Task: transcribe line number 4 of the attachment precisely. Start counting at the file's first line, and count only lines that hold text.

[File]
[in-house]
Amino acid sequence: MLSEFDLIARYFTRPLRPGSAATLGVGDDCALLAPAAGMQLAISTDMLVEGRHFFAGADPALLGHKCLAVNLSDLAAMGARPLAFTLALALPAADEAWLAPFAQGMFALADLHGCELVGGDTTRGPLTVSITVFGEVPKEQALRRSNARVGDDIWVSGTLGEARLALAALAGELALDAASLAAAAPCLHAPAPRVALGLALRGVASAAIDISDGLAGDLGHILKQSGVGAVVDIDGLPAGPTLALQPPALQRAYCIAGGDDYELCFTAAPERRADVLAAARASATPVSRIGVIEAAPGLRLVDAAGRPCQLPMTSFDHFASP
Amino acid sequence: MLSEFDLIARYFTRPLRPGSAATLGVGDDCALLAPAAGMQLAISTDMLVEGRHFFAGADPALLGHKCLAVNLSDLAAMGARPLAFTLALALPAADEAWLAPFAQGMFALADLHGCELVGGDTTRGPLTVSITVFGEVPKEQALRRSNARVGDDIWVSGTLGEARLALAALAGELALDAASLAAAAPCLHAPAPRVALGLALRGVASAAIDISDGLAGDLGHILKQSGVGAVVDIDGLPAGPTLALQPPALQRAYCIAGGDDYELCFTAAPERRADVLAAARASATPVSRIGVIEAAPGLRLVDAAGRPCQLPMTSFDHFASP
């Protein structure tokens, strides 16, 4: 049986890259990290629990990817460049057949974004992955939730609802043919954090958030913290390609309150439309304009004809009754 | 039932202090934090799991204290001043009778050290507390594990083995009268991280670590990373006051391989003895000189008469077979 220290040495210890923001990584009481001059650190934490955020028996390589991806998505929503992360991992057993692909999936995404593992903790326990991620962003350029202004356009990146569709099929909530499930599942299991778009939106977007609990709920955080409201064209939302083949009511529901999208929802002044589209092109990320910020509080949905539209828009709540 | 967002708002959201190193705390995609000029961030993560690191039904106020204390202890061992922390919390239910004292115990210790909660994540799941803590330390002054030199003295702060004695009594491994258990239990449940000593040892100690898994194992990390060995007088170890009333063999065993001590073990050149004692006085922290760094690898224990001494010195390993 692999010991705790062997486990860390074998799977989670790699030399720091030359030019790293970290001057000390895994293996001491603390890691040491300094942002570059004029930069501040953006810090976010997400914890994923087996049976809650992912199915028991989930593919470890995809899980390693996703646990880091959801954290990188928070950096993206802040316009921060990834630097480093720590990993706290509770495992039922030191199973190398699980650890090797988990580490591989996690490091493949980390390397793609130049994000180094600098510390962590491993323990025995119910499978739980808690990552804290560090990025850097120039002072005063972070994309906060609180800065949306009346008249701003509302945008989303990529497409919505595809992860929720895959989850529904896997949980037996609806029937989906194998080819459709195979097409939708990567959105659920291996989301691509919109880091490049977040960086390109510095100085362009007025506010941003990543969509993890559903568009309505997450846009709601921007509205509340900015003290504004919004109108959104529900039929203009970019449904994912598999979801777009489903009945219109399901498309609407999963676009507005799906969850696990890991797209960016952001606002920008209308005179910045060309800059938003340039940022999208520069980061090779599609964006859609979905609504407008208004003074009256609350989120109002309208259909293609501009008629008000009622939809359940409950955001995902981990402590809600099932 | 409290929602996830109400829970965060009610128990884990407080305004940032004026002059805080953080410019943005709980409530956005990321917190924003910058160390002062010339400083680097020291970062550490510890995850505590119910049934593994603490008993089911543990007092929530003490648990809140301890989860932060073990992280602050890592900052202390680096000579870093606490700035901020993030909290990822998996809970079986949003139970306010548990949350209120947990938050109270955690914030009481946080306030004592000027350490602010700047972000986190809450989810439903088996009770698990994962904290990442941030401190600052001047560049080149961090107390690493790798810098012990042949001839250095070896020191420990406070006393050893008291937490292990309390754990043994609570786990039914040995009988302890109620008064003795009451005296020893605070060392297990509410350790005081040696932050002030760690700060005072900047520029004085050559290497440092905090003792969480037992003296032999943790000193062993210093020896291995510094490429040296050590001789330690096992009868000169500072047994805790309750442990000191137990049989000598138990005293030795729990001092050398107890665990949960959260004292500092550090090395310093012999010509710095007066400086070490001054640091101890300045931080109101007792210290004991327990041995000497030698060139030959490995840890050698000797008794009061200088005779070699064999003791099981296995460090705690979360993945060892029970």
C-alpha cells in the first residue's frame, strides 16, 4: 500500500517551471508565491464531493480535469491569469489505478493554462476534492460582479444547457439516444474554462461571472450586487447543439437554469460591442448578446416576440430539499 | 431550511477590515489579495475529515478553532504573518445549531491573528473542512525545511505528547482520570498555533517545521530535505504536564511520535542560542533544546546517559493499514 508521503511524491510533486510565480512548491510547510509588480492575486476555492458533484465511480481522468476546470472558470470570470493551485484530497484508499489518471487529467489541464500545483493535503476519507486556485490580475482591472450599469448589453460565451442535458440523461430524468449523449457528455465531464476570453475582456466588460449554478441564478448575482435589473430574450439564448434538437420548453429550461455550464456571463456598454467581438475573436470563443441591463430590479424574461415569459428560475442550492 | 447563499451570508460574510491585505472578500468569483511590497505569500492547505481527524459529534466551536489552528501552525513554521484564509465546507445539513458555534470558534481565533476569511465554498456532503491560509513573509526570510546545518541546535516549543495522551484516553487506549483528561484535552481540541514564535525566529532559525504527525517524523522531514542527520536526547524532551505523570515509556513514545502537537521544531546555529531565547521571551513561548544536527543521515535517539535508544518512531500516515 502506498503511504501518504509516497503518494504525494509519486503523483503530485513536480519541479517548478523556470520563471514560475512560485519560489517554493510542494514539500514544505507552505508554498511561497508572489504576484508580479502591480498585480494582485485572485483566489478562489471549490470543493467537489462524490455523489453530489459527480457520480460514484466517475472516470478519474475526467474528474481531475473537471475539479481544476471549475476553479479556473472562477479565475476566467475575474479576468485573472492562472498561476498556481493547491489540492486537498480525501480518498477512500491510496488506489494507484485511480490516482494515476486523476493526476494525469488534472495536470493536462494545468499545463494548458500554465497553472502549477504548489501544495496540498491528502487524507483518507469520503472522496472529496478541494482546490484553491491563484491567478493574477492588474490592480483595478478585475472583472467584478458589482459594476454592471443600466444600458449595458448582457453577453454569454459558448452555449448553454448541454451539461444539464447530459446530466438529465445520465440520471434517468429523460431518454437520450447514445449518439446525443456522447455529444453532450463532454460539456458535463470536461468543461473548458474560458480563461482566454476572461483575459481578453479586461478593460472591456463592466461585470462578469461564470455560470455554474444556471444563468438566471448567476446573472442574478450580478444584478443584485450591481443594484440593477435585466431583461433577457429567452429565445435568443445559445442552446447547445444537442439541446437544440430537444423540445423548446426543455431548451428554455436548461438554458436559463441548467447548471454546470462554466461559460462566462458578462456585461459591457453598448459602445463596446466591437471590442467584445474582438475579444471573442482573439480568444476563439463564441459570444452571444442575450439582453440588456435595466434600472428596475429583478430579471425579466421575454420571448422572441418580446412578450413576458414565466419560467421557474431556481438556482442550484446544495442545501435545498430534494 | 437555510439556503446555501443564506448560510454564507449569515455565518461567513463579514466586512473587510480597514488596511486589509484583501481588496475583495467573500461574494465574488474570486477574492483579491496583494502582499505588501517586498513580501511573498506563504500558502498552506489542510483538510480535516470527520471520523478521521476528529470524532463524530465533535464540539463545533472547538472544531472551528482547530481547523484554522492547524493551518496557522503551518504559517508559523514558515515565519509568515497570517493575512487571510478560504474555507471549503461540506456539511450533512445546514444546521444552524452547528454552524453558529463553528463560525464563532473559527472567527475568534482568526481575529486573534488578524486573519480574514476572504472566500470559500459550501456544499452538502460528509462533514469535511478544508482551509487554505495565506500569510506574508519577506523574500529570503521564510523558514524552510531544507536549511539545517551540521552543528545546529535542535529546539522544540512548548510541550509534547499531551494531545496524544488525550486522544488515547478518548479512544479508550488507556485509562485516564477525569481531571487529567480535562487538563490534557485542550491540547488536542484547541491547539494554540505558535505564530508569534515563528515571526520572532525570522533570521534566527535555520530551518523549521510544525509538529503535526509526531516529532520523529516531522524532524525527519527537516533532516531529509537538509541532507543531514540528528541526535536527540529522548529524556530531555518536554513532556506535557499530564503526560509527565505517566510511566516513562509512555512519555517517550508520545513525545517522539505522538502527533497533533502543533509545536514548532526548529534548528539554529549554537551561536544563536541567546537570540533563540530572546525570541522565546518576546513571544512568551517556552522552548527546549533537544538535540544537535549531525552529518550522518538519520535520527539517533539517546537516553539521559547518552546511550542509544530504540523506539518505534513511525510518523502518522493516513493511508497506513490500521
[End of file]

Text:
């Protein structure tokens, strides 16, 4: 049986890259990290629990990817460049057949974004992955939730609802043919954090958030913290390609309150439309304009004809009754 | 039932202090934090799991204290001043009778050290507390594990083995009268991280670590990373006051391989003895000189008469077979 220290040495210890923001990584009481001059650190934490955020028996390589991806998505929503992360991992057993692909999936995404593992903790326990991620962003350029202004356009990146569709099929909530499930599942299991778009939106977007609990709920955080409201064209939302083949009511529901999208929802002044589209092109990320910020509080949905539209828009709540 | 967002708002959201190193705390995609000029961030993560690191039904106020204390202890061992922390919390239910004292115990210790909660994540799941803590330390002054030199003295702060004695009594491994258990239990449940000593040892100690898994194992990390060995007088170890009333063999065993001590073990050149004692006085922290760094690898224990001494010195390993 692999010991705790062997486990860390074998799977989670790699030399720091030359030019790293970290001057000390895994293996001491603390890691040491300094942002570059004029930069501040953006810090976010997400914890994923087996049976809650992912199915028991989930593919470890995809899980390693996703646990880091959801954290990188928070950096993206802040316009921060990834630097480093720590990993706290509770495992039922030191199973190398699980650890090797988990580490591989996690490091493949980390390397793609130049994000180094600098510390962590491993323990025995119910499978739980808690990552804290560090990025850097120039002072005063972070994309906060609180800065949306009346008249701003509302945008989303990529497409919505595809992860929720895959989850529904896997949980037996609806029937989906194998080819459709195979097409939708990567959105659920291996989301691509919109880091490049977040960086390109510095100085362009007025506010941003990543969509993890559903568009309505997450846009709601921007509205509340900015003290504004919004109108959104529900039929203009970019449904994912598999979801777009489903009945219109399901498309609407999963676009507005799906969850696990890991797209960016952001606002920008209308005179910045060309800059938003340039940022999208520069980061090779599609964006859609979905609504407008208004003074009256609350989120109002309208259909293609501009008629008000009622939809359940409950955001995902981990402590809600099932 | 409290929602996830109400829970965060009610128990884990407080305004940032004026002059805080953080410019943005709980409530956005990321917190924003910058160390002062010339400083680097020291970062550490510890995850505590119910049934593994603490008993089911543990007092929530003490648990809140301890989860932060073990992280602050890592900052202390680096000579870093606490700035901020993030909290990822998996809970079986949003139970306010548990949350209120947990938050109270955690914030009481946080306030004592000027350490602010700047972000986190809450989810439903088996009770698990994962904290990442941030401190600052001047560049080149961090107390690493790798810098012990042949001839250095070896020191420990406070006393050893008291937490292990309390754990043994609570786990039914040995009988302890109620008064003795009451005296020893605070060392297990509410350790005081040696932050002030760690700060005072900047520029004085050559290497440092905090003792969480037992003296032999943790000193062993210093020896291995510094490429040296050590001789330690096992009868000169500072047994805790309750442990000191137990049989000598138990005293030795729990001092050398107890665990949960959260004292500092550090090395310093012999010509710095007066400086070490001054640091101890300045931080109101007792210290004991327990041995000497030698060139030959490995840890050698000797008794009061200088005779070699064999003791099981296995460090705690979360993945060892029970």